Lacrosse Teams Lose Winning Coaches

Layla Wright, Staff Writer

Both reigning North Coast Section Champion boys’ and girls’ lacrosse teams find themselves in precarious situations as the 2018 season approaches: Neither team will have the coach that guided them to their recent success.

Former boys’ varsity head coach, Mitchell Frey, resigned after the 2017 season, citing “personal issues,” such as a the long commute and the time he wanted to devote to his family.  Frey has recently married.

According to junior player Cole Barlow, Frey coached through 2017 because he wanted to finish with the seniors who had been freshmen when he took over the program in 2014.

While losing Frey after such a successful turnaround for the program might be an understandable disappointment, sophomore Tucker Shea has reason to be confident in his replacement. Colin Knightly will take over this spring, bringing with him a considerable body of experience.. “He’s been coaching me as long as I’ve been playing the game either at camps or clinics,” said Shea, who added that Knightly used to coach at De La Salle and also started his own club program, Knights Lacrosse.

Unfortunately, the girls’ squad has not been so lucky.

The coach that directed them to a section title, Shane Carney, with a newborn just arrived, has also decided to step back from his position, but as of mid-January, no replacement has been found.

Senior co-captain Liv Lagomarsino is understandably worried. “Without a coach, there’s no team. And, after losing a coach like Shane Carney, someone who the whole team really clicked with, I was worried it’d be hard to find a good replacement,” she said.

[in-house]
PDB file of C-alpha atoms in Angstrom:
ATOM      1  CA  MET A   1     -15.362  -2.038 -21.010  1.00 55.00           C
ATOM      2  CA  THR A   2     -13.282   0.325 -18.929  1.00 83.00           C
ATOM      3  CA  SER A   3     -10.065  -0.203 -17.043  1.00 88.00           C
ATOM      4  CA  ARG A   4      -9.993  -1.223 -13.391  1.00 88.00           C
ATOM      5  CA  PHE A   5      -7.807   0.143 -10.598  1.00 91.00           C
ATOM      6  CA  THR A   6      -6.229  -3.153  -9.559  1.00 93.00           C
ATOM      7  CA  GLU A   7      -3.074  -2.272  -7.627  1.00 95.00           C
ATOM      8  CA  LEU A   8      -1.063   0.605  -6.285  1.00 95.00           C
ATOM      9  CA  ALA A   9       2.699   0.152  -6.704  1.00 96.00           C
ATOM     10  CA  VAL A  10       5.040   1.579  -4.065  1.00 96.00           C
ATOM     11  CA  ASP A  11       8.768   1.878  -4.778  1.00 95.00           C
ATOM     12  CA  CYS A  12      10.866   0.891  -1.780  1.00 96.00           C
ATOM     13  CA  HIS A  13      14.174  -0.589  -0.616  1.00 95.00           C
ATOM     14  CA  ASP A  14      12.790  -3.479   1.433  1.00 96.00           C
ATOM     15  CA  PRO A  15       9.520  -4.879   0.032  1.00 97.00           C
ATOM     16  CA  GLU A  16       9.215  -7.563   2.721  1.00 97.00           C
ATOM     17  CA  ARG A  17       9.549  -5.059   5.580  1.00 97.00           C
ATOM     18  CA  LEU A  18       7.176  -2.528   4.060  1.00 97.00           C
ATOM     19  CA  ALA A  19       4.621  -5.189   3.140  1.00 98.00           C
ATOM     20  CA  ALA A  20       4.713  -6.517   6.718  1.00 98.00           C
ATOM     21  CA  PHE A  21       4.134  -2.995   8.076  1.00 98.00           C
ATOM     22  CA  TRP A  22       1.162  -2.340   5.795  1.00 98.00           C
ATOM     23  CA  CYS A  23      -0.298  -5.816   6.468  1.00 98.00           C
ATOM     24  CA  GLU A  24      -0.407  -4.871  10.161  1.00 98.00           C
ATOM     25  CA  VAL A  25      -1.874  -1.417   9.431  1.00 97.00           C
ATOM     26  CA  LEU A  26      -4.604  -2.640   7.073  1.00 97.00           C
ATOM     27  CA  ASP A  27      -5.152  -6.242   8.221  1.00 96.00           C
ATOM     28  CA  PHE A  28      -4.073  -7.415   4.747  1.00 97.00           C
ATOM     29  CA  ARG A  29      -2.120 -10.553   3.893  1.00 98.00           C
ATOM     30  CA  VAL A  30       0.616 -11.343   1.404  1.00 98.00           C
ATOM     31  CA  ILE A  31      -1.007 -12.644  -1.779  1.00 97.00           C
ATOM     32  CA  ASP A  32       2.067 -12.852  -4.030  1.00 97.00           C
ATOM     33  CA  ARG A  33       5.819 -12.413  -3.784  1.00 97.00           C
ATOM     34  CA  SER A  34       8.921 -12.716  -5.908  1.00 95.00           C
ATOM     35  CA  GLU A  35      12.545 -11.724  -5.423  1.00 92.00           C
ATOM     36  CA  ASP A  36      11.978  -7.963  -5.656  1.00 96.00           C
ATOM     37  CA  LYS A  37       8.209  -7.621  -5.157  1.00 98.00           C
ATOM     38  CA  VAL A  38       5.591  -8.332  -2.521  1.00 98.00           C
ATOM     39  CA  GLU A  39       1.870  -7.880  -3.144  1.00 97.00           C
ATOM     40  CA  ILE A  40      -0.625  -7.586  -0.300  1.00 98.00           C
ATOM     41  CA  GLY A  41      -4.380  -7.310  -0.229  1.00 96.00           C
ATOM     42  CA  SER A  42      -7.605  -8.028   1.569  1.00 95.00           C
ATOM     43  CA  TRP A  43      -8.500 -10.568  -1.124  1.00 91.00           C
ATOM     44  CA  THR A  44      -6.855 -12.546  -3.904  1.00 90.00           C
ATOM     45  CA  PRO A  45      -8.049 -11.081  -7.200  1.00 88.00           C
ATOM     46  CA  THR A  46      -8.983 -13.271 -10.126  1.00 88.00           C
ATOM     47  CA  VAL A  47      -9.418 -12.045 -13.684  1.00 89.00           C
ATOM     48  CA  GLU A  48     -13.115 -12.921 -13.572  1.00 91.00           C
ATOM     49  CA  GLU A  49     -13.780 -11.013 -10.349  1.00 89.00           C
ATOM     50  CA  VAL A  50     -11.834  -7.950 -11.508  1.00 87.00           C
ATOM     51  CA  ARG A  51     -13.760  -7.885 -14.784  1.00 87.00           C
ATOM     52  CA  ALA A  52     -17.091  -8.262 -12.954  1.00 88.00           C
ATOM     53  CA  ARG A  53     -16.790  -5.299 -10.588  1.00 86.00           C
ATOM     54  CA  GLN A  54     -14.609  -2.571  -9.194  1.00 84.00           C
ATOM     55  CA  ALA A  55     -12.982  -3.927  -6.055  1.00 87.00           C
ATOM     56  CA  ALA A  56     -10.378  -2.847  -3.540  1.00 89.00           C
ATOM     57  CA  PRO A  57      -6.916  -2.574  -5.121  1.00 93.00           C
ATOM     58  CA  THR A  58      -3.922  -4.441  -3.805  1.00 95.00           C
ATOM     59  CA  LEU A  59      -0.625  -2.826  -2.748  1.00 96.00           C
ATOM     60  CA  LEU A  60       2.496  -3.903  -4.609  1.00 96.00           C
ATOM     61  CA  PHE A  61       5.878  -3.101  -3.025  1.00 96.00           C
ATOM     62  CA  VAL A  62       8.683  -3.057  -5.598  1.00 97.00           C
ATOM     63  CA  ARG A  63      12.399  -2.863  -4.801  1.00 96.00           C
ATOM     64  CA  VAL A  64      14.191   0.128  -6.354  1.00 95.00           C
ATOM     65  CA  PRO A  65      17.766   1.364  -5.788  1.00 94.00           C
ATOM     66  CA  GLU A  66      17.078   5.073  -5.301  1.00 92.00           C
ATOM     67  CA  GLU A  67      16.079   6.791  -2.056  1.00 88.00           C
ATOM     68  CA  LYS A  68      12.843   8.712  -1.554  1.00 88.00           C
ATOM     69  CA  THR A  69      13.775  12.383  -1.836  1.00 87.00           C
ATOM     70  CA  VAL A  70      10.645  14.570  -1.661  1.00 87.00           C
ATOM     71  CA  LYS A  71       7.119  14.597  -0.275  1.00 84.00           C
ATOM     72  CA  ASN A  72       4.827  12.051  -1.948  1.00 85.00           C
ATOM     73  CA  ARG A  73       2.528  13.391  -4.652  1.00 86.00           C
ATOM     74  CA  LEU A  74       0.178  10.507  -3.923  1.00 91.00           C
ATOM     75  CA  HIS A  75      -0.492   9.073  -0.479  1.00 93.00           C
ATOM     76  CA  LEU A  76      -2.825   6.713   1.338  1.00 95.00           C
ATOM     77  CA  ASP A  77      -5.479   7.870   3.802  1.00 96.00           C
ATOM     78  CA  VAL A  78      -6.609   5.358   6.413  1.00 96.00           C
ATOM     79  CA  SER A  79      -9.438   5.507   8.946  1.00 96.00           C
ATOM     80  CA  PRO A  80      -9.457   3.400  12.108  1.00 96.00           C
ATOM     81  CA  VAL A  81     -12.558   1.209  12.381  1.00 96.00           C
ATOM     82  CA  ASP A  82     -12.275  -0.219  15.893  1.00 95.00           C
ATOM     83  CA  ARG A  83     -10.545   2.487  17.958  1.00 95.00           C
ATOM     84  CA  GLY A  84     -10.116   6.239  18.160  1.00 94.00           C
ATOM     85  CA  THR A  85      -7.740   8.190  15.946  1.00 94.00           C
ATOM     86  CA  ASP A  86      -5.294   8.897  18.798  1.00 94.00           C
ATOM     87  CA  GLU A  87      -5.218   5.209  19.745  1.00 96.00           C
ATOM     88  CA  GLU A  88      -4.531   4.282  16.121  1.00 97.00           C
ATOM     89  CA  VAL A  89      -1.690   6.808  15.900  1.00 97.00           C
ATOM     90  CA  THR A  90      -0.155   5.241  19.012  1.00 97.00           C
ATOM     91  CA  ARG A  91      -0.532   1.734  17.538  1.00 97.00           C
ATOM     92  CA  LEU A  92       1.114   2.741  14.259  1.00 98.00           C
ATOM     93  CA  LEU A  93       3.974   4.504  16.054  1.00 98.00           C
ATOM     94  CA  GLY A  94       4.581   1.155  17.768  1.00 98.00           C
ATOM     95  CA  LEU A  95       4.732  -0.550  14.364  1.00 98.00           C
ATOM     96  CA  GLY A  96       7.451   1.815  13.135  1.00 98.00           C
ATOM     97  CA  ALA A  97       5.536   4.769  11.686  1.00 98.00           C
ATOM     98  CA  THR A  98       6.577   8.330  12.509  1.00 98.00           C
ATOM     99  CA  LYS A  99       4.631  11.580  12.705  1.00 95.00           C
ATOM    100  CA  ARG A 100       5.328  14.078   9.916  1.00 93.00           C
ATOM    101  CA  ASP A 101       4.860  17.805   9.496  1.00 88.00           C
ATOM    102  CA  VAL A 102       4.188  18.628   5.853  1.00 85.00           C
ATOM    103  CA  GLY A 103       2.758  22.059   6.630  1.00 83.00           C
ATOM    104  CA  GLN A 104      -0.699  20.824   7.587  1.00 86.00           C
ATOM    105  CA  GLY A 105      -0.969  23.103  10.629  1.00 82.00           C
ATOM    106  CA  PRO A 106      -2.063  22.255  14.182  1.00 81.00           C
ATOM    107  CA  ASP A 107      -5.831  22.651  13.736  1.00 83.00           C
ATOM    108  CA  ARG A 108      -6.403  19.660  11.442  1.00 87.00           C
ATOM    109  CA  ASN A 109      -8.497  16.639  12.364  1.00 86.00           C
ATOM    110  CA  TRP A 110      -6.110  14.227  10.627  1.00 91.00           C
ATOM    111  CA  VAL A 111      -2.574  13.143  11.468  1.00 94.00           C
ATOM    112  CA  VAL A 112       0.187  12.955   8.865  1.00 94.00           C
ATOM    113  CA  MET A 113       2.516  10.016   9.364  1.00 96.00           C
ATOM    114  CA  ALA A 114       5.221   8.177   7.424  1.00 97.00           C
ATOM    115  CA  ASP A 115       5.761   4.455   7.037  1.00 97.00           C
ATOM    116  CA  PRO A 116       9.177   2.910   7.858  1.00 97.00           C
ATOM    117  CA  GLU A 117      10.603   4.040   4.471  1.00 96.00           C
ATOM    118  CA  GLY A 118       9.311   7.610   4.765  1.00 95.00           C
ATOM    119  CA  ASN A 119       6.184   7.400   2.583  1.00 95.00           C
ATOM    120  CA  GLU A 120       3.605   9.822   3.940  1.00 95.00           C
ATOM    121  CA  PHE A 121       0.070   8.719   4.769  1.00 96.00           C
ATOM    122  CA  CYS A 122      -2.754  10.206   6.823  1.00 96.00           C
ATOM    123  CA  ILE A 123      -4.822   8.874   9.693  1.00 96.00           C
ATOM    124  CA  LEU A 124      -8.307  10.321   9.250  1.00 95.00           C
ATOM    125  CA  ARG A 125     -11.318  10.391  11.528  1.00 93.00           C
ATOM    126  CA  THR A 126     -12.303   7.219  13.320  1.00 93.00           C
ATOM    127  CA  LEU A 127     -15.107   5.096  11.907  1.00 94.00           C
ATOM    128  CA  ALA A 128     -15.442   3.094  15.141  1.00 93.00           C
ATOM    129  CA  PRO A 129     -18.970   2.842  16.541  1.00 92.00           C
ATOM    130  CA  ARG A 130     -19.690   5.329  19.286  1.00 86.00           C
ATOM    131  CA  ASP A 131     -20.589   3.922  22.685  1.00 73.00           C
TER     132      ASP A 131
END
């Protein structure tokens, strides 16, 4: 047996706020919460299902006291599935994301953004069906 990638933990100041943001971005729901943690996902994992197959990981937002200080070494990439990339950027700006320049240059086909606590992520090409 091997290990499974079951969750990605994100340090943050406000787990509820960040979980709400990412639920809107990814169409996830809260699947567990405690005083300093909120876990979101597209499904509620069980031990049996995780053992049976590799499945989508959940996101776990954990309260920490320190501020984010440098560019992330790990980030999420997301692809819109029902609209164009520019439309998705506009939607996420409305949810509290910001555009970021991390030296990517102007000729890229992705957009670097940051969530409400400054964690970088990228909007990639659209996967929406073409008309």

This is not the first time that the girls’ team has had difficulty finding a coach. “Heading into the 2016 season, the previous coach stepped down and no one was applying. A few families I knew from soccer started making a joke about me coaching, which became a rumor, and then slowly became almost this situation where I started feeling guilty if I didn’t do it,” explained Carney.

“Shane absolutely had a roll with the success of the 2017 season. He made the dynamic on the team a really healthy, loving one which I think definitely contributed to our successful season last year. I’m not even sure how he did it, but it worked,” added Lagomarsino.

“I like a challenge, so I figured, why not. I did end up enjoying it a lot more than I ever expected, which is why I stuck around for a second season,” Carney explained.

While he may be conflicted about leaving the team, Carney does believe that the future of the program can still be a good one. “I was happy to navigate, but it was the girls driving the bus. That bus is still heading for loads of success regardless of who hops in as the new coach,” he said.

According to Campolindo’s athletic director, Shannon Rogers, there has been one applicant for the vacant coaching position and pending an interview and certification requirements, the position could be filled prior to the start of the season on February 6.